It is the confirmed belief of the writer that, the past 20th century’s remarkable technological progress notwithstanding, the 21st century will see a degree of progress that shall literally dwarf the changes just witnessed in the preceding century. Technological changes are coming, the magnitude of which the general public can only now but dimly appreciate.
Yet the coming scientific wonders, as profound as they most certainly will be, may well be inconsequential compared to the social and geopolitical changes looming ahead.
The G.R.A.I.N. Technologies; Genetics, Robotics, Artificial Intelligence and Nanotechnology
How they will drive technological innovation and productivity in the future
Our Molecular Future:
We are 20-50 years away from a veritable explosion of productivity resulting from new technologies currently in development in our national labs. Productivity is the ratio of productive output compared to what is required to produce it. The higher the ratio of productivity, the greater the real wealth of a society. Medical advances in genetics, artificial intelligence in robotics and computers, and nanotechnology will be the primary drivers in a greatly expanded capacity for productivity and thus an improved quality of life for billions of people around the world
Our Molecular Future: How Nanotechnology, Robotics, Genetics and Artificial Intelligence Will Transform Our World “exponential changes that are about to be wrought by the nanotechnology and robotic revolutions, which promise to reduce the scale of computing to the nanometre, a billionth of a meter, while increasing computing power to almost unimaginable levels. The resulting convergence of genetics, robotics, and artificial intelligence may give us hitherto undreamed-of capacities to transform our environment and ourselves.”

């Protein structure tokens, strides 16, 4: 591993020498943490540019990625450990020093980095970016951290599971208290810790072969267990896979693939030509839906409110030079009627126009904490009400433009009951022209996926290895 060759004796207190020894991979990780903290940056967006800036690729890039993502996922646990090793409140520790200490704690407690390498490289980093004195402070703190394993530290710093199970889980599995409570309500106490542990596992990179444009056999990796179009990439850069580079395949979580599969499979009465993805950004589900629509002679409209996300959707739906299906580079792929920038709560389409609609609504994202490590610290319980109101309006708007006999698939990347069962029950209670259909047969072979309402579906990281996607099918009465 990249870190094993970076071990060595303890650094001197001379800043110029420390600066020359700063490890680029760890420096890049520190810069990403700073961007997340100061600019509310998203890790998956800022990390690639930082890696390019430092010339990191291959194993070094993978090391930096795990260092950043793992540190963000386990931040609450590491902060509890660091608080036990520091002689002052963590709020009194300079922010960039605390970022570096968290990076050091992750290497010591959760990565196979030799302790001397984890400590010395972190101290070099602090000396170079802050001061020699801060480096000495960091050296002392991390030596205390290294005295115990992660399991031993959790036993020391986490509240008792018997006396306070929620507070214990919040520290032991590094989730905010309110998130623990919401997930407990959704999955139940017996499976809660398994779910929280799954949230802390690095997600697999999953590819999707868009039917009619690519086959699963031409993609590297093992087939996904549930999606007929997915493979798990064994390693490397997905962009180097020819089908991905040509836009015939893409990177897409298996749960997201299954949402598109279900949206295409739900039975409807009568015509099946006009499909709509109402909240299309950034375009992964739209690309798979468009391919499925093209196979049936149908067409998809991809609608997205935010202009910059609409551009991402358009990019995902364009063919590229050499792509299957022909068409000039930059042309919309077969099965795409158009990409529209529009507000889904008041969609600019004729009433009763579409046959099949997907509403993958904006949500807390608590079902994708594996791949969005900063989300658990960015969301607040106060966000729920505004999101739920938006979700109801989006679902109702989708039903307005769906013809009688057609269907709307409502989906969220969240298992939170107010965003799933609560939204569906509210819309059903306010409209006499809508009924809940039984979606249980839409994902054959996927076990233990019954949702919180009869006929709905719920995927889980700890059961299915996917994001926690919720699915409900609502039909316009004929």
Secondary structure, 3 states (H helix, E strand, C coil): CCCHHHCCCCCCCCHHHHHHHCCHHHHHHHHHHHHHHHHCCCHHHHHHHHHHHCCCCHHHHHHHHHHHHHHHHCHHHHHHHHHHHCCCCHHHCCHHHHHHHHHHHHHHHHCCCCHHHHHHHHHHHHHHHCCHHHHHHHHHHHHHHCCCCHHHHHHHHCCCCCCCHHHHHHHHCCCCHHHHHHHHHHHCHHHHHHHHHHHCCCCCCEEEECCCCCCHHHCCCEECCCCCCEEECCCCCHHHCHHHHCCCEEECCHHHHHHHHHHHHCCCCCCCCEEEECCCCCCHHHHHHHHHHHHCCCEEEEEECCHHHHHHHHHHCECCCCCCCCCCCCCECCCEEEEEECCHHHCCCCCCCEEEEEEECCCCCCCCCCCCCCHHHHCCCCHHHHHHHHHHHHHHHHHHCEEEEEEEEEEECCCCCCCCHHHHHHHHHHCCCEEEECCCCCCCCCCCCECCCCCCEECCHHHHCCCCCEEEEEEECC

Medicine and the New Genetics :“The potential for using genes themselves to treat disease–gene therapy–is the most exciting application of DNA science. It has captured the imaginations of the public and the biomedical community for good reason. This rapidly developing field holds great potential for treating or even curing genetic and acquired diseases, using normal genes to replace or supplement a defective gene or to bolster immunity to disease (e.g., by adding a gene that suppresses tumor growth).”
The very earliest ‘Intelligent’ Robotics have already arrived: Robot Scientist able to conduct research by itself. Semi-intelligent, self-directed robotic factory production will revolutionize material production. With little shipping costs to market and labor costs far below even China’s, manufacturing will have every incentive to return to the US or whatever market the manufacturer serves.
Robot builder could ‘print’ houses: “A robot for “printing” houses is to be tested by the construction industry. It takes instructions directly from an architect’s computerized drawings and then squirts successive layers of concrete on top of one other to build up vertical walls and domed roofs.
The precision automaton could revolutionize building sites. It can work round the clock, in darkness and without breaks. It needs only power and a constant feed of semi-liquid construction material.
The key to the technology is a computer-guided nozzle that deposits a line of wet concrete, like toothpaste being squeezed onto a table. Two trowels attached to the nozzle then move to shape the deposit. The robot repeats its journey many times to raise the height and builds hollow walls before returning to fill them.”